The POC is staffed with detailed-oriented registered nurses trained to handle critical situations that may occur before surgery. This face-paced unit is a 14-bed area with curtain dividers, so each patient may be observed as their surgical preparation is begun with anesthetic medications. Family members are only allowed in unusual circumstances. This area strives to be a quiet atmosphere that respects the privacy of each patient or he or she can relax before going to surgery.
The operating room (OR) consists of 30 regularly scheduled suites for surgery Monday through Friday. On Saturday, there are three urgent rooms and one trauma room, and two urgent suites and one trauma on Sunday. Perioperative nurses work closely with surgeons and anesthesiologists. To practice perioperative nursing to its fullest extent means the nurse assesses and teaches each patient preoperatively; plans, implements and documents peri-operative care; and evaluates postoperatively. This definition makes clear that patient advocacy management of the environment, overall comprehensive planning of care and preparation for the surgical procedure belong to nursing.
The registered nurse must have a perioperative based OR program completed or equivalent experience in an operating room. The program usually takes approximately eight to nine months of classroom and clinical rotations. The surgical technologist must have completed a program from an accredited surgical school, which usually takes one year to complete. The RN supervises the room and is responsible for the patient care during the surgery along with the surgeon and anesthesia staff. The surgical technologist is responsible for the passing of the instruments and supplies handed to the surgeon during the procedure.
We are a Level I Trauma Center and the operating room staff prides itself in being a part of the hospital to serve the community in emergent and non-emergent situations.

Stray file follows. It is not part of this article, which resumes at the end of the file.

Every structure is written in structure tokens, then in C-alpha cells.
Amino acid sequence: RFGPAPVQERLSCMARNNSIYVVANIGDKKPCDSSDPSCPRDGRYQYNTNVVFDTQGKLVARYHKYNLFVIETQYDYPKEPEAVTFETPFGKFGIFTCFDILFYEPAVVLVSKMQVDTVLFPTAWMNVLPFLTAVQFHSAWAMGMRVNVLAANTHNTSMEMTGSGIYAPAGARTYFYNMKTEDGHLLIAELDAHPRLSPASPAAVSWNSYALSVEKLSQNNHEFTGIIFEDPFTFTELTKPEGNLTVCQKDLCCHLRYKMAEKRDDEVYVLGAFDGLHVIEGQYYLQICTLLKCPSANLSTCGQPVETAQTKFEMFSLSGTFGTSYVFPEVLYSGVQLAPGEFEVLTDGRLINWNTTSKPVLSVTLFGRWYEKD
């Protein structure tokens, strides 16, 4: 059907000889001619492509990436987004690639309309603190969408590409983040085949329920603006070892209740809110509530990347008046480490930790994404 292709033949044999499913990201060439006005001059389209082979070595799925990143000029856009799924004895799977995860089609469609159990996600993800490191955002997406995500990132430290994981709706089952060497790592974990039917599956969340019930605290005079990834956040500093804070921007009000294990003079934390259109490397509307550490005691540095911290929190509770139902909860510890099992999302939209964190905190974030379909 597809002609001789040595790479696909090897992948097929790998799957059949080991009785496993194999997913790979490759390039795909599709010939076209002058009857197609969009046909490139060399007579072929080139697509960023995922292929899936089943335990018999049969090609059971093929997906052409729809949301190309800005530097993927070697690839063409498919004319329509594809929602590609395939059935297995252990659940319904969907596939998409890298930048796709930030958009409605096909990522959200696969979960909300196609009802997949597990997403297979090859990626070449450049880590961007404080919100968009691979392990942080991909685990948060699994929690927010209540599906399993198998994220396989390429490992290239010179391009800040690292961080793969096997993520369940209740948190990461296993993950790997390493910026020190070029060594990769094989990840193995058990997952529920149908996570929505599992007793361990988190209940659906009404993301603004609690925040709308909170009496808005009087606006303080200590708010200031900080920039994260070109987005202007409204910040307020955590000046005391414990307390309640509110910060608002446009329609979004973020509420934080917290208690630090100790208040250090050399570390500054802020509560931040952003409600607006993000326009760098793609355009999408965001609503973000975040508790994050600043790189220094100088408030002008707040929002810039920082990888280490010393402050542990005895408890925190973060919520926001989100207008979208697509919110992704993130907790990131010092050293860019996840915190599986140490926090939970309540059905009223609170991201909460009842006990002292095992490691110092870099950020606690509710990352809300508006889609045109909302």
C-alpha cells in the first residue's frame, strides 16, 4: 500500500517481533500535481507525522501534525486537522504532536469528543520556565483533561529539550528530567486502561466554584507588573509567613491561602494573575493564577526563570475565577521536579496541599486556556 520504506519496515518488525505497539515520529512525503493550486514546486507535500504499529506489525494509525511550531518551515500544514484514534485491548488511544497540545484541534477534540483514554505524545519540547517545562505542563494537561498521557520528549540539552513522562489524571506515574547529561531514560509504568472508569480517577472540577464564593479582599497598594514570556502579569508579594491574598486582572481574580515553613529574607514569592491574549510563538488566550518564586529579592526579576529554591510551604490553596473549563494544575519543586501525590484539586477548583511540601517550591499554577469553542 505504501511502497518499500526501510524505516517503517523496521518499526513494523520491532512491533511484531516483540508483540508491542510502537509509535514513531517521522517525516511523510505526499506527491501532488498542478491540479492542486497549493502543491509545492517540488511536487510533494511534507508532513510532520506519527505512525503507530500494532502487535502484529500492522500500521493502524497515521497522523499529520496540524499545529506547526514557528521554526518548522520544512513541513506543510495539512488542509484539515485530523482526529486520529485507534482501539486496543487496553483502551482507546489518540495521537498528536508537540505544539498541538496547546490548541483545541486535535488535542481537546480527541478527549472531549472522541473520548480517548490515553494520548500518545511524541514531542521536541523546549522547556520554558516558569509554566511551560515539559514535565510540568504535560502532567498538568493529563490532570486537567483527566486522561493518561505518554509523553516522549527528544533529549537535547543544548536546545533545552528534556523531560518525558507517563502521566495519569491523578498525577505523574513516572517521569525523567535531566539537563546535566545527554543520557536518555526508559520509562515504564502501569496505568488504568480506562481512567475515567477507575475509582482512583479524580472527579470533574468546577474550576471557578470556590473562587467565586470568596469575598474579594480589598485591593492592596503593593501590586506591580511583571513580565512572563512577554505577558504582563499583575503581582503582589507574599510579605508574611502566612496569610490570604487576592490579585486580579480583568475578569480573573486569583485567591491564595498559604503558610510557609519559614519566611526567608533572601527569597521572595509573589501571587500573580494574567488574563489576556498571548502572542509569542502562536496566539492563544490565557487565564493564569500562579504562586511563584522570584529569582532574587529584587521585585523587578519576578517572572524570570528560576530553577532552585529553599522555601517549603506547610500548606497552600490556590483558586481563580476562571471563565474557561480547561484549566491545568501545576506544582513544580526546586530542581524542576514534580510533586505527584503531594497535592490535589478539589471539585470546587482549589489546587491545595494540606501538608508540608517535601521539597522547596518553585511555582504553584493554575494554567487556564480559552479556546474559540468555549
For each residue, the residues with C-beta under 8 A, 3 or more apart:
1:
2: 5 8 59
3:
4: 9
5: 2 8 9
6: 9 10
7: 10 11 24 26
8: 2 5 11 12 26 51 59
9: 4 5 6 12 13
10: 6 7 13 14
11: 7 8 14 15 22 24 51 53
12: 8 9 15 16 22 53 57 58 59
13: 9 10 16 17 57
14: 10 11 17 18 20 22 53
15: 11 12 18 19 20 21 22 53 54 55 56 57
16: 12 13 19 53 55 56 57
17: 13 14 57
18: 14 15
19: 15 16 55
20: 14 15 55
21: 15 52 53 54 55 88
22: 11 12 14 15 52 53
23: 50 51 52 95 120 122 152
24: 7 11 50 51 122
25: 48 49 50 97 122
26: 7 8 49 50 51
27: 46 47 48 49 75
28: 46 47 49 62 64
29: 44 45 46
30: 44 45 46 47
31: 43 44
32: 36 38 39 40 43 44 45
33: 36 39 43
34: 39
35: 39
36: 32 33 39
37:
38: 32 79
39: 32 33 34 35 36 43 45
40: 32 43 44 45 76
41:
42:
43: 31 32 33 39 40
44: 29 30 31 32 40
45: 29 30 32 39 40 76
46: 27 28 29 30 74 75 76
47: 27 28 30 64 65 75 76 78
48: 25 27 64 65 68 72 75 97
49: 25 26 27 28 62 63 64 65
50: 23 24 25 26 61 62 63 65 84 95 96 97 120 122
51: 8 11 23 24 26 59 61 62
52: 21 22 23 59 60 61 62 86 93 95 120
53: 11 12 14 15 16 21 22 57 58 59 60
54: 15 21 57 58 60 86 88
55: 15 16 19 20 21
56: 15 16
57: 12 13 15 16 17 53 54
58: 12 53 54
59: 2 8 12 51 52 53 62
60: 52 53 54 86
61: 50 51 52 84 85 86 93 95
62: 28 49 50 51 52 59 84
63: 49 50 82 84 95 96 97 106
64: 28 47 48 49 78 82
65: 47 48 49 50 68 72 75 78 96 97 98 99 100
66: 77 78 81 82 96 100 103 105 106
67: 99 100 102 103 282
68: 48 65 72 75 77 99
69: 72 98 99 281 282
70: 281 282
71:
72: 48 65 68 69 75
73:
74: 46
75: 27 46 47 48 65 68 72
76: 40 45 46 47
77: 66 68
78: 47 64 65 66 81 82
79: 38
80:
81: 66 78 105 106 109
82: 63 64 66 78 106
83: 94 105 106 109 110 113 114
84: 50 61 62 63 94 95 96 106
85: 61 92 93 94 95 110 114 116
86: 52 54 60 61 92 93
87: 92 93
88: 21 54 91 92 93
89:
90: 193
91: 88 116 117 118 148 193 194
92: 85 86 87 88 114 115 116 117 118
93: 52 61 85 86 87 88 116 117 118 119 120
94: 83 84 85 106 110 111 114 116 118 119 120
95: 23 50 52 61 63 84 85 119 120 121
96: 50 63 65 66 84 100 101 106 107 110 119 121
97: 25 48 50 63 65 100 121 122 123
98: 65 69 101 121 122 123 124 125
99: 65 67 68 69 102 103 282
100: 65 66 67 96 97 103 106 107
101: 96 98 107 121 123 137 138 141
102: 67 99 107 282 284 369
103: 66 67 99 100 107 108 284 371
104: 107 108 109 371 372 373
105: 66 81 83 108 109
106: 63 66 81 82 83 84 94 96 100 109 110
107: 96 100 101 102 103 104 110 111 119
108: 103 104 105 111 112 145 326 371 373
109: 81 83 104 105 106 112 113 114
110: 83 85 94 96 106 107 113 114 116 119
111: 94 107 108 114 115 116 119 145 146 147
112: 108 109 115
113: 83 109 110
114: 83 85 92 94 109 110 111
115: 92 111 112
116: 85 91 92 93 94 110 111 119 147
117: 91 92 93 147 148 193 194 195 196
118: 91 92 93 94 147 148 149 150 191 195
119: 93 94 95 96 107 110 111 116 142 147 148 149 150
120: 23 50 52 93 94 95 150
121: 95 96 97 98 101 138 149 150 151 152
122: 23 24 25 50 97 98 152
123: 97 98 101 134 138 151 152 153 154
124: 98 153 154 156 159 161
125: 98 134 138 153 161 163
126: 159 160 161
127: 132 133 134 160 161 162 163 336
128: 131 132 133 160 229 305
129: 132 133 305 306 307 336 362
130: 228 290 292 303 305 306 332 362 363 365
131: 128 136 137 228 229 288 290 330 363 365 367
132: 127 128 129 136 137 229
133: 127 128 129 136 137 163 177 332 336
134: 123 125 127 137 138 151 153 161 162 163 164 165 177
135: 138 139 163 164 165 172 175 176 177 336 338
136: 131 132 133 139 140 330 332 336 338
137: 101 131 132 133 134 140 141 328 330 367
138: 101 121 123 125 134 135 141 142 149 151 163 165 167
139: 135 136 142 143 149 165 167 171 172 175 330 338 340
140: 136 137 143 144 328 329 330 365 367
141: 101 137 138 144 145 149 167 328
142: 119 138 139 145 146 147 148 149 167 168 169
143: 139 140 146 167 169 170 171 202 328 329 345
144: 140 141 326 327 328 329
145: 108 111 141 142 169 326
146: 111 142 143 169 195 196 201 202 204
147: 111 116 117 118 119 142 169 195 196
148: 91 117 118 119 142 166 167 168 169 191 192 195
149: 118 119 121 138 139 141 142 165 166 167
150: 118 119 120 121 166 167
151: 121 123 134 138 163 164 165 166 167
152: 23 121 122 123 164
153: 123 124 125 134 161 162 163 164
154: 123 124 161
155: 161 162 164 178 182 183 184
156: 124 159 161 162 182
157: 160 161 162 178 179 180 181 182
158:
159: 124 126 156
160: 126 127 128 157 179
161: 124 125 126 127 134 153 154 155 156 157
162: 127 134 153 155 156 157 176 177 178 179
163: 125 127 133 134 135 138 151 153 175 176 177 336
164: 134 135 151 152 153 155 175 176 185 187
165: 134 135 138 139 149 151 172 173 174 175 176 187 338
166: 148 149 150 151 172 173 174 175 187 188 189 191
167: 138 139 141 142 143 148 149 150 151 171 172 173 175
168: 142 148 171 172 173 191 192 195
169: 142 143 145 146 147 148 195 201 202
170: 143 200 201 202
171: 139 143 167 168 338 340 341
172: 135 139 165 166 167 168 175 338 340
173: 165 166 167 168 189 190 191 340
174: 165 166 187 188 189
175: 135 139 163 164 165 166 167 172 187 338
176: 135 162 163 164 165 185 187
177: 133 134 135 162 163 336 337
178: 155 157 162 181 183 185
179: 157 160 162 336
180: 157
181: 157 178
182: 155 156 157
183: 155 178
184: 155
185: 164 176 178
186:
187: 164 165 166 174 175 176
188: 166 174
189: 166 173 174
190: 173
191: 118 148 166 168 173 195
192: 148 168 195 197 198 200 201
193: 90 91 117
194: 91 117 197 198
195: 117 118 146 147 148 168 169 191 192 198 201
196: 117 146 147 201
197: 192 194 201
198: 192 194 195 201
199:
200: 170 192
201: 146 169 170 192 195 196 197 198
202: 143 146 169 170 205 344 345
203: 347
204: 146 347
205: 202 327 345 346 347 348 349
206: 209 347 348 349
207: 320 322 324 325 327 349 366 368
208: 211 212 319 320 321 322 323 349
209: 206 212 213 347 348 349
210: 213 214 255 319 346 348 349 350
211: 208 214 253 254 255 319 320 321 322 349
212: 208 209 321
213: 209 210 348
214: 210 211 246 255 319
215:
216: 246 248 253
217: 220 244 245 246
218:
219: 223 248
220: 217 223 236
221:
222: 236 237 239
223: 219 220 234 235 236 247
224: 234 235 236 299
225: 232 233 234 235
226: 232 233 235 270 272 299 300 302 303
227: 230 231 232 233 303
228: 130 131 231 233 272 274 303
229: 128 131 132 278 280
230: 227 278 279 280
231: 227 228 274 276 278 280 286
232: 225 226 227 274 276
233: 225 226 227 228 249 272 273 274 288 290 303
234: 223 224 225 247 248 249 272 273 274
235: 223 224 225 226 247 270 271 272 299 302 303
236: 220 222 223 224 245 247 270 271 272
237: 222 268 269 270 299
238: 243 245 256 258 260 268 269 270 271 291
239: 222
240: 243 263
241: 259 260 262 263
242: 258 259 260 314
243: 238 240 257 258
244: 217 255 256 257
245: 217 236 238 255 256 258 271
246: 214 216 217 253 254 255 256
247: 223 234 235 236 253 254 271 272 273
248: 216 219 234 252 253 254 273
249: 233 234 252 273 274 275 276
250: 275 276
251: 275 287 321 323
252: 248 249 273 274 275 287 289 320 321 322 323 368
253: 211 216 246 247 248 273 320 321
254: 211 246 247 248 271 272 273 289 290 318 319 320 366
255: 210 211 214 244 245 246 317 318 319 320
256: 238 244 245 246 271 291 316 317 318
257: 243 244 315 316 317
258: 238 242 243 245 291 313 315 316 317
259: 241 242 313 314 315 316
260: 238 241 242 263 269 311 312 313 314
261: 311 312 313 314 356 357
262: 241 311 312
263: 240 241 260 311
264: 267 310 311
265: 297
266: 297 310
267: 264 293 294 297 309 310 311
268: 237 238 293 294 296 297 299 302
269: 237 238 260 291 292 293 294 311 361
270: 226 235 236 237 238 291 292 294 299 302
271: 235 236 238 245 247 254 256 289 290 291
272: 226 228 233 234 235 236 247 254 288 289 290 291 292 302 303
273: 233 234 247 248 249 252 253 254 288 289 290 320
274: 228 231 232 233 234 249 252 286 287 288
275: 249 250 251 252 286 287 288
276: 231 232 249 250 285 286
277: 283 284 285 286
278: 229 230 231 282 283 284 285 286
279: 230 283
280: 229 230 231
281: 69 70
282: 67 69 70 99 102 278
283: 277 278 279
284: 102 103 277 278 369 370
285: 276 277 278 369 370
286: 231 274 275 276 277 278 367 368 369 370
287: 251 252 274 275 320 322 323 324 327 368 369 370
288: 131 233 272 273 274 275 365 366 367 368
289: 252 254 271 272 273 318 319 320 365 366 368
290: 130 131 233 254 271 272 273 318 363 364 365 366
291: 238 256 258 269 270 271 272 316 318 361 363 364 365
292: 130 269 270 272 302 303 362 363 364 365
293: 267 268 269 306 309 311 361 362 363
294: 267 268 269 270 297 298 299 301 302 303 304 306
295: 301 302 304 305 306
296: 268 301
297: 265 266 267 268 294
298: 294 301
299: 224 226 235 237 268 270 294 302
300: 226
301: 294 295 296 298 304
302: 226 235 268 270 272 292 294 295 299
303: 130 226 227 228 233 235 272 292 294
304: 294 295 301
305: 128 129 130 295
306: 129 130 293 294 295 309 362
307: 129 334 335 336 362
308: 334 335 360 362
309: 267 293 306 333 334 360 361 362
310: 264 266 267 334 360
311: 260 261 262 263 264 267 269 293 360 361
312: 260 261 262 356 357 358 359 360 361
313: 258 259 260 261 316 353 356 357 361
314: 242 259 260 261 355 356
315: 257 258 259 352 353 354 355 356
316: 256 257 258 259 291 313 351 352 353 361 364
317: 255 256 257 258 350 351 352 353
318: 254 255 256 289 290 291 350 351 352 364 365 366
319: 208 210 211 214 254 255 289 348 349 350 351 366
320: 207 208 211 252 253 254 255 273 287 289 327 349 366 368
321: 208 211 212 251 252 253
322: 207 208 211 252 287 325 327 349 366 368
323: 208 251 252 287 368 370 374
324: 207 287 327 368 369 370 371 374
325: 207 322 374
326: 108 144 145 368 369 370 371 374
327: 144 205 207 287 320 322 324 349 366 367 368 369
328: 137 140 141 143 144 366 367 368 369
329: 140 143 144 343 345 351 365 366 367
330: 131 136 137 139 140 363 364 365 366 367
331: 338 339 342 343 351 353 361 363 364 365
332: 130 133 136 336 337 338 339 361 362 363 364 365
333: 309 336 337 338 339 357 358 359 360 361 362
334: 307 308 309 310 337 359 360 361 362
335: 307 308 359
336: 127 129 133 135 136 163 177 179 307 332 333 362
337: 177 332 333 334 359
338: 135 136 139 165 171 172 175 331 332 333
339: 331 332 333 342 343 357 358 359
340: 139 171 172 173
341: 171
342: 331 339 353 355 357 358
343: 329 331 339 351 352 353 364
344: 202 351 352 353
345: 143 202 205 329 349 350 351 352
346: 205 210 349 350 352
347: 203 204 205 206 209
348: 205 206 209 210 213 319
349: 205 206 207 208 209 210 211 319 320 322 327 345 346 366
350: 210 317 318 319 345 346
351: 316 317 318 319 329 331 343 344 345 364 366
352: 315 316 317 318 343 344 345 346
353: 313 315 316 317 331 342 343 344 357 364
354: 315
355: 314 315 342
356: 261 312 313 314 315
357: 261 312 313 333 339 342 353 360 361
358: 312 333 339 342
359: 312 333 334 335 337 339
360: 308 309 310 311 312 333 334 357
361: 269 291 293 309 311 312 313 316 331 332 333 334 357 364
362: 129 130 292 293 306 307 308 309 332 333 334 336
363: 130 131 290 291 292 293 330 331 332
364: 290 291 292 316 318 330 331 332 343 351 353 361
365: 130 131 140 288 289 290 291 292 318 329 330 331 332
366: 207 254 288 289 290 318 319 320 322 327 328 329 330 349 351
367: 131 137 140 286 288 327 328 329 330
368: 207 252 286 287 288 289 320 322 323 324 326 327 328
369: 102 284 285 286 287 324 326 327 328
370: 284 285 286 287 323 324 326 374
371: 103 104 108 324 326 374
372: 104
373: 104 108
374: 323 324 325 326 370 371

Post Anesthesia Care Unit (PACU) is the new designation of a short-term nursing care unit, which has long been known as PAR or Recovery Room. The PACU facilitates awakening or recovery of patients from anesthesia. These units were created to closely observe post-operative patients and prevent unnecessary mortality and morbidity immediately following general anesthesia.
The PACU is staffed 24 hours per day and seven days per week. The PACU now is comprised of two united yet distinct units. Between the two units we have increased our capacity to care for 34 patients at one time. Each bed is equipped with cardiac and invasive monitoring.
The Post Anesthesia Care Unit nursing staff includes many people with more than 15 years’ experience in the field. This diverse group comes from emergency, intensive care and medical-surgical nursing backgrounds. Between the two units, approximately 75 to 95 patients are treated during a normal workday schedule. Acuity ranges from a simple procedure requiring local anesthesia and sedation to a complex major trauma patient requiring general anesthesia and close 1:1 care.
As you prepare for your procedure, you may have lots of questions. Our perioperative care teams are there to help walk you through every step of the process.
Don’t be afraid to discuss any concerns or questions you have beforehand with your doctor or other members of our health care staff.
Chief Nursing Officer & Senior Vice President
Executive Director, Perioperative Services
Nurse Manager, PAT
Nurse Manager, UTDS
Nurse Manager, OR
Nurse Manager, PACU
Nurse Manager, ASU, POU